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It needs to be said first and foremost that a trip to Drake Bay isn't just a journey in miles, but a journey backward in time. Dozens of square miles of lush green tropical rain forest blanket the area. With only about 300 inhabitants, including children, horses and dogs there is plenty of room to stretch your legs. Because the one roads leading into the north of the Osa Peninsula is impassable most of the year, automobiles and trucks are splendidly scarce in Drake Bay. Similarly, there is no bus line, train station or regularly visited airports. The few places that have electric lights (ours being one) get their electricity from generators or from solar power. There is only one tiny store (called a "pulperia") that receives its merchandise the same way everyone in Drake Bay receives virtually everything -- by boat.

After arriving you will immediately notice the absence of 24 hour convenience stores, roads and people. However, this physical isolation is what has allowed Drake Bay to remain special. Some liken Drake Bay to what Hawaii must have looked like before hotel chains and strip malls invaded the beaches.

In many ways, life in Drake Bay is how life was lived for most of the "civilized" world in centuries past. The primary mode of transportation is the human foot or horseback. The day to day rhythms of life leave space for conversation with friends, walking on the beach, fishing, horseback riding, or eating a leisurely meal. A visit to Drake Bay is the perfect antidote to the fast paced life of a modern city.

The Jinetes (pronounced "hinetes") de Osa naturally fits into the life of Drake Bay, as if it were a part of the landscape. The resort consists of three buildings located on the beach and twenty acres of rain forest. Currently, the resort has 11 rooms in two of the three buildings and a dining room and kitchen in the third. During the months of December-May you can eat your breakfast on the deck of the dining room while watching the humpback whales migrate across the bay. The rooms are simple, comfortable and clean. At night, the fresh tropical breeze carries the sound of the ocean into your room; a most effective cure for stress based insomnia.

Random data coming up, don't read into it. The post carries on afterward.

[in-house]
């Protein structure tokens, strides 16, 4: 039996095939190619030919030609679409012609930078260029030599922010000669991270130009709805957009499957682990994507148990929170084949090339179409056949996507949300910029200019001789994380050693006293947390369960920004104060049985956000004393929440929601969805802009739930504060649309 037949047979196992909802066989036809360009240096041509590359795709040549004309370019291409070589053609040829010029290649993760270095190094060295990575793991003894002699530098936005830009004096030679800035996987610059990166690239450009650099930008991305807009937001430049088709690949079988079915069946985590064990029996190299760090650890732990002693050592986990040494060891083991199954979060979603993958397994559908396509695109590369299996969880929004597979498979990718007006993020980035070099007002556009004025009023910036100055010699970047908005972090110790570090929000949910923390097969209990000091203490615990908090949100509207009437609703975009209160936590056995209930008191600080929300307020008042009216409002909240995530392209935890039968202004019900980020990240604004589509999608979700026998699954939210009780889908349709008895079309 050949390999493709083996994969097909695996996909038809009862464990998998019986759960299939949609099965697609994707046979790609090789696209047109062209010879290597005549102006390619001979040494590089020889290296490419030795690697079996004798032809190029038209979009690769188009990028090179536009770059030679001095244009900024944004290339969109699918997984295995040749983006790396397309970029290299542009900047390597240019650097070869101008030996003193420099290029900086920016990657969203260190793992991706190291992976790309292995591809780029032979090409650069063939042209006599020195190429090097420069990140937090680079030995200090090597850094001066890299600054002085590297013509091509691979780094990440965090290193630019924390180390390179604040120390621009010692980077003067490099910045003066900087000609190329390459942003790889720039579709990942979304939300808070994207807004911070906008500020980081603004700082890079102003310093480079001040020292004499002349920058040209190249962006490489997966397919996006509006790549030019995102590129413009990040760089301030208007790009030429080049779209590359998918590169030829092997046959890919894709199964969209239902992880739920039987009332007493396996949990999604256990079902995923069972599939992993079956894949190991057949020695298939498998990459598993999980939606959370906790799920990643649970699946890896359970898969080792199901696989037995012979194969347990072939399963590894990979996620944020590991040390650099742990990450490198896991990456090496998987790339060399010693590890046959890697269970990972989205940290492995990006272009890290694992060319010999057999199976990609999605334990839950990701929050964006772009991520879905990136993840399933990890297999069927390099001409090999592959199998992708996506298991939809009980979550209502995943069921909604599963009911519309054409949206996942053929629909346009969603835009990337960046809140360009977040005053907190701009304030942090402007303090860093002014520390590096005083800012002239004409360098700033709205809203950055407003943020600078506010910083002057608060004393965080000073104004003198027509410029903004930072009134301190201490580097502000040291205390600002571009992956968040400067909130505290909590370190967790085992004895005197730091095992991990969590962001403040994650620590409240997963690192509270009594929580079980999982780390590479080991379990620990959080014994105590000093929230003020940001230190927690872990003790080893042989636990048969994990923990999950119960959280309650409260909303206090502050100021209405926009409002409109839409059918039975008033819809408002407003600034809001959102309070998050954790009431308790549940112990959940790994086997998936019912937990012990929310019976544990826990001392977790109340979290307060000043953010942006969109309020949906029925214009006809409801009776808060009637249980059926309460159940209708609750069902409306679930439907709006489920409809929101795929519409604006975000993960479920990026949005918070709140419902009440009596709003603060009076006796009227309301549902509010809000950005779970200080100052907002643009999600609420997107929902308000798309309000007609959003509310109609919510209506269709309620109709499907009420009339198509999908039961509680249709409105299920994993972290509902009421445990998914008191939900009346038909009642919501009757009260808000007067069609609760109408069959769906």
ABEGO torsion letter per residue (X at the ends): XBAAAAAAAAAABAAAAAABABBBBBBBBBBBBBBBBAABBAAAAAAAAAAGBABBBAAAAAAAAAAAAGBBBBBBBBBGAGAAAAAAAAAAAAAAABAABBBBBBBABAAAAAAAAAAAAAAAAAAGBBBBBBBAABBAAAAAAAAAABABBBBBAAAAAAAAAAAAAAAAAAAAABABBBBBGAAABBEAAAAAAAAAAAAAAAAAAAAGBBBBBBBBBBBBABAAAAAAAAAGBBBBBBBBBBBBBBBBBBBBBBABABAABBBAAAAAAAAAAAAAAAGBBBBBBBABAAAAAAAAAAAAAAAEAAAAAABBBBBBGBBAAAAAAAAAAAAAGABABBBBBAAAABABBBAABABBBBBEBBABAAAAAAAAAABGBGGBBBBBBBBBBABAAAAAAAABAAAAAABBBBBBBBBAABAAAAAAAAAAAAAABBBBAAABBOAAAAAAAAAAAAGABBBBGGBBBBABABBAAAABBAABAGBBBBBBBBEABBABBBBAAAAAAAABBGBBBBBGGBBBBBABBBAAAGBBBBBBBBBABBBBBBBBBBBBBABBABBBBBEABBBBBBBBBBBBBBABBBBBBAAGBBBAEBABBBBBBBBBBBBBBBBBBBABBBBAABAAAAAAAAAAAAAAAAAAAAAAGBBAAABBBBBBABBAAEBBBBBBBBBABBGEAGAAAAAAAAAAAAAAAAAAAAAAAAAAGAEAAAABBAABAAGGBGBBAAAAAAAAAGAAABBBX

Fresh baked bread, fresh fish from the local fishermen, and wonderfully ripe local fruits (you can't get fruit this fresh, ripe, or juicy in the States for love or money), supplement the Mexican and Italian dishes served in the dining room. It just may be the clean air, the exercise, or the fact that you just picked the juiciest mango on a hike around the bay, but food simply tastes better on the Osa Peninsula.

Compressed in the city, time begins to expand here. Days begin early, as the sun spectacularly rises at about 5:00am every morning. The photo to the left was taken at 5:15am from the dining room. This is thetropics, near the equator, where the sun always rises at 5:00am and sets about 5:30pm, year round. The cool comfortable mornings are the time for activities, horse back riding, beach combing, fishing, hiking, swimming and scuba diving all begin early (see the activities page). The evenings come early for the local inhabitants who don't own generators, most of whom are generally asleep by 9pm. Yes, there is night life in Drake Bay. Ramiro's Cantina has a dance every Saturday night. Beer is served cold from the cooler while the salsa music is served hot from the stereo. On the weekends you can join in as the locals dance until midnight or so.

The "ticos"(a term the Costa Ricans use to refer to themselves) of Drake Bay are easy going and friendly as in other parts of Costa Rica. Most speak little to no English, but even if you don't speak Spanish, they will nod, smile and bid you "buenos dias". In fact, a little Spanish goes a long way here, and the locals will always be grateful and amused for your efforts at speaking their language.

No matter how long your stay, you will be amazed how quickly the relaxation sets in. You will find yourself waking up without an alarm clock at first light; and feel great doing it. There are no scientific studies to explain why the visitors experiences this sense of physical and mental well being. Many contribute it to the abundance of oxygen. The rain forest has often been called the "lungs" of our planet. They take in carbon dioxide and emit an enormous amount of oxygen. Due to the proximity of the rain forest the concentration of oxygen in the air is higher than many places in North America. Certainly, this surplus of oxygen is one major factor contributing to the body's general well being

When visiting, remember that the most important thing to bring is a desire to get away from the hectic, crisis filled modern lifestyle. Don't expect all the convenience of a big city, just allow the sun, sea and scenery to relax your mind and purify your soul. As one local adage states, "Nature is the best doctor, if you'll just let her do her job".
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